The Hong Kong Monetary Authority (HKMA) is going the equivalence route to get approval for its two local interest rates from European benchmark regulators, but for the territory’s all-important renminbi fixings, no clear path has been charted yet.
Hong Kong is following Asian neighbours like Australia, Japan, Singapore and South Korea in seeking equivalence for its local rates, the Hong Kong Interbank Offered Rate (Hibor) and the HKD Overnight Index Average (Honia), from European benchmark regulators. Having equivalence means local regulators have rules in place that are demonstrably similar or achieve the same outcome as those in the EU. Clinching that parity would allow EU-regulated companies to continue using the overseas rates after the end-2021 deadline.
“In Hong Kong, we are proceeding with the European Commission with the aim to have registration through equivalence,” says Barry Yip, head of monetary operations at the HKMA. “We are working with CNH [China offshore renminbi] and CNY [China renminbi] Hibor, and Honia will also go the equivalence route, but subject to any refinement after the consultation.
“Meanwhile, other indexes will be handled by the respective owners,” he adds, referring to the renminbi fixings as well as other local indexes.
He says he expects the equivalence process to be “completed by the end of 2021”.
Will Hallatt, a partner at Herbert Smith Freehills in Hong Kong, says the HKMA’s move to seek equivalence on rates is welcome news for European users of Hibor and Honia, adding that any lessening in their availability would be particularly damaging for a number of European entities that book swaps in those rates.
“In particular we’ve got many back-to-back transactions where people [in Hong Kong] are booking trades back to their EU counterparts, particularly the large investment banks,” says Hallatt. “So I think equivalence will have a broader impact than people might initially imagine.”
But equivalence would only apply to interest rates – the HKMA left foreign exchange fixings out.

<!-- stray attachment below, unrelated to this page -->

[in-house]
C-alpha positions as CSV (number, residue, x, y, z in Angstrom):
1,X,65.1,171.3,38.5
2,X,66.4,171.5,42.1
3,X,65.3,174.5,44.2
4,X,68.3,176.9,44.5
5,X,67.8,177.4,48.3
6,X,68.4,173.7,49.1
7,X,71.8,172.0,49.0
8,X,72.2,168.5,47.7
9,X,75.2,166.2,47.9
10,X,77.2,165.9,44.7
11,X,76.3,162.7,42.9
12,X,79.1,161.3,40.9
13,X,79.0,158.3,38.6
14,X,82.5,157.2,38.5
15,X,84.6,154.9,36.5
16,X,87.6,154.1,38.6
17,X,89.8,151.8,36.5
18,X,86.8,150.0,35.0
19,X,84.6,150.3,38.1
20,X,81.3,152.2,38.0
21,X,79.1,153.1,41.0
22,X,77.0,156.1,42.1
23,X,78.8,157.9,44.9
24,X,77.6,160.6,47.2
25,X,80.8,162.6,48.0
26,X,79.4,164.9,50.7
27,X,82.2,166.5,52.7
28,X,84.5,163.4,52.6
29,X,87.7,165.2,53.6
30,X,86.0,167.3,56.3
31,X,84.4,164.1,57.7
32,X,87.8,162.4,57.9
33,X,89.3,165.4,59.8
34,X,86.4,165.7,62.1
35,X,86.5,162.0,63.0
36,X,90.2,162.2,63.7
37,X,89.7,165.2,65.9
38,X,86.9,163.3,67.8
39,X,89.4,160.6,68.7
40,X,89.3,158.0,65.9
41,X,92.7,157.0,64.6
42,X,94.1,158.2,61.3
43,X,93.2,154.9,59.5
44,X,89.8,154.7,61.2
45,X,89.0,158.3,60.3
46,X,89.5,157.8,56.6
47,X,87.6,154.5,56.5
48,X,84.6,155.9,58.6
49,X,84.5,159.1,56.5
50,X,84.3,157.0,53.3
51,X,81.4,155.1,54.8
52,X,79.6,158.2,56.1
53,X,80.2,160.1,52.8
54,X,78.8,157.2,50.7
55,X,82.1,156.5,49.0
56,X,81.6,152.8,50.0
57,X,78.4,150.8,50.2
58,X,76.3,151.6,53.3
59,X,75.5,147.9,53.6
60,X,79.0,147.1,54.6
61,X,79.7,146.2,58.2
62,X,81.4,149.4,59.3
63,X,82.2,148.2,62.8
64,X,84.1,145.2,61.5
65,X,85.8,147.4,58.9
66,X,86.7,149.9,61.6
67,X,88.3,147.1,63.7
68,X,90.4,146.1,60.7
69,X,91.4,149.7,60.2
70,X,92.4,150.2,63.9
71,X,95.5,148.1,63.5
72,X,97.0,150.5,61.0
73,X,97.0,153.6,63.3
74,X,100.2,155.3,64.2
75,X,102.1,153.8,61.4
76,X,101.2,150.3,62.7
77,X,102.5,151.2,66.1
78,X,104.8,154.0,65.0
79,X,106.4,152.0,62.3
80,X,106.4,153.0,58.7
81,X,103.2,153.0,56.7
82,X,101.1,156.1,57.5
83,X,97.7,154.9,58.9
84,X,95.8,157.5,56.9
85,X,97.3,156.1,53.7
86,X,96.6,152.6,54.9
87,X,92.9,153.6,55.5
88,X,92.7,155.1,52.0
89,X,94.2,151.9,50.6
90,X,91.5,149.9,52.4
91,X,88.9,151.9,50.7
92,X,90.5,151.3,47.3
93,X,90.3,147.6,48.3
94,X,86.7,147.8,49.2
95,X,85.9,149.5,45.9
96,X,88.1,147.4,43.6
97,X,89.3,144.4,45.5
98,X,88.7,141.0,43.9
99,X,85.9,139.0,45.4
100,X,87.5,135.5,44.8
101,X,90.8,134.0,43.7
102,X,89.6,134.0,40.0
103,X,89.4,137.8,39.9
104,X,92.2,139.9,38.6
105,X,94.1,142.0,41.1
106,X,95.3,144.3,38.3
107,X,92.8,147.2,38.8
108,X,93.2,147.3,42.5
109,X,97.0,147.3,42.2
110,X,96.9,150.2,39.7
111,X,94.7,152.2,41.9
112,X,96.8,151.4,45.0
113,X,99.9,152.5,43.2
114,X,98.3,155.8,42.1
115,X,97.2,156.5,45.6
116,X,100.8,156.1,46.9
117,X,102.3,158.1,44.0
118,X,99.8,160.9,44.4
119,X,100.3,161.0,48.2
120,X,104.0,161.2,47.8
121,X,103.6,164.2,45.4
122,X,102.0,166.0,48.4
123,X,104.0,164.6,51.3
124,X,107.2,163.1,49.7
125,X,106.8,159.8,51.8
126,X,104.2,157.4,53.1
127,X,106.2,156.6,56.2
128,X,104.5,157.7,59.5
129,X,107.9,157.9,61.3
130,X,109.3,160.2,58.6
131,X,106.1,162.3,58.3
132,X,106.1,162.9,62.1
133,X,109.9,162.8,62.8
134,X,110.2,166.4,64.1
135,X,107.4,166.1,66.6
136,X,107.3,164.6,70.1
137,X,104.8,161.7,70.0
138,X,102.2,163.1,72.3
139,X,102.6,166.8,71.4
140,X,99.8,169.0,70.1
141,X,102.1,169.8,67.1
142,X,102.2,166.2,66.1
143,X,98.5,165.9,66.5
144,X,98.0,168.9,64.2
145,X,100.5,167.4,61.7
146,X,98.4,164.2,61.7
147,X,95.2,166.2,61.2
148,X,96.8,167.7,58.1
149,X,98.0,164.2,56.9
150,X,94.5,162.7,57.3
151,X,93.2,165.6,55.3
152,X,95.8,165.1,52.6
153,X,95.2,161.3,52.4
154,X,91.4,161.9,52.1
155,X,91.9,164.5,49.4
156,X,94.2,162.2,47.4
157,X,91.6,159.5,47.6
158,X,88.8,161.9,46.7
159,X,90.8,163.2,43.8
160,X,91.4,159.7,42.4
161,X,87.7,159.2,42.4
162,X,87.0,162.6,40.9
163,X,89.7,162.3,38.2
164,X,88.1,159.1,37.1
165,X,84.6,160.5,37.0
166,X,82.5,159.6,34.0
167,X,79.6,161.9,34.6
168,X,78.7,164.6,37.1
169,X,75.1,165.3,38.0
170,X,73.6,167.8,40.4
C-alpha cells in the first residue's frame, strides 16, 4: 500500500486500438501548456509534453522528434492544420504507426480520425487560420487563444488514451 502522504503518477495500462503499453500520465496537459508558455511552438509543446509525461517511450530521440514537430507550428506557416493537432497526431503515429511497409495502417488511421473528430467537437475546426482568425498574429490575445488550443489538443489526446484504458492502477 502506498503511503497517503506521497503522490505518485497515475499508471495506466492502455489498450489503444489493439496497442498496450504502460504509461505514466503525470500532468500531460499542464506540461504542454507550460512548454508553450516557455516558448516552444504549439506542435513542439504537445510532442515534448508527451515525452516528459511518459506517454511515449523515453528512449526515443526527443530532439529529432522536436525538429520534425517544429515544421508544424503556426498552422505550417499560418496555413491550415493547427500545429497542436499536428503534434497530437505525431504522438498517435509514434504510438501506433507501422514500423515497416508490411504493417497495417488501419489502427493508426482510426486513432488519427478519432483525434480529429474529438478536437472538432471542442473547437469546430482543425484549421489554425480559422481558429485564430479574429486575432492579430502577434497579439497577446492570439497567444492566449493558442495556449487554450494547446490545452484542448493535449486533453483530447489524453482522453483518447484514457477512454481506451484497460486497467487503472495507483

In Hong Kong, the Treasury Markets Association runs not only Hibor and Honia, but also the on- and offshore renminbi fixings, whose future standing is still unclear. The association, however, told Risk.net last week that it had made progress in getting the legal representation needed to register its two fixings, the USD/HKD and USD/CNH. Both are critical benchmarks for any European firm doing business in China, and arguably of far greater importance to EU companies than Hibor or Honia, says an executive responsible for forex markets at an industry association in Hong Kong.
“If the TMA doesn’t seek authorisation for these foreign exchange benchmarks under BMR [Benchmark Regulation] via one of the other routes – endorsement or recognition – European-supervised entities will not be able to hedge their exposures or take positions using a financial instrument that references these rates or uses them to determine the settlement amount and will need to look for alternatives,” he says.
Having been sidelined on equivalence for the fixings, the association has only two options left: ‘recognition’ from a regulator in an EU member state, or ‘endorsement’ by an EU-registered index administrator.
In March, the TMA said a major sticking point in petitioning for recognition was the requirement that administrators retain a legal representative in a member state. That much-criticised precondition could be re-examined as part of a review of the Benchmark Regulation the EC plans to carry out before the end of this year.
In March, Australia and Singapore became the first jurisdictions to receive a draft decision from the EC declaring their regulatory frameworks for benchmarks equivalent under Article 30 of the Benchmark Regulation. That announcement came less than a month after the EC extended the compliance deadline for third-country benchmarks by two years, to December 31, 2021.
Andy Ng, the senior manager responsible for benchmarks at the TMA, says that, for those two countries, equivalence only covered interest rates because there are no real alternatives to them and because foreign exchange fixings would add time and complexity to an already laden process.
“I heard that the Singapore and Australian regulators think that their forex benchmarks always have an alternative – like WM/Reuters – but for interest rates, it is not easy to get a relevant alternative,” says Ng.
So the TMA has moved ahead on finding a legal representative.
“The situation is getting better because we have now had a referral to a potential legal representative in the EU,” he says. “But at the moment, we are still evaluating our options for all of our benchmarks, including the forex benchmarks. We haven’t crossed out any options.”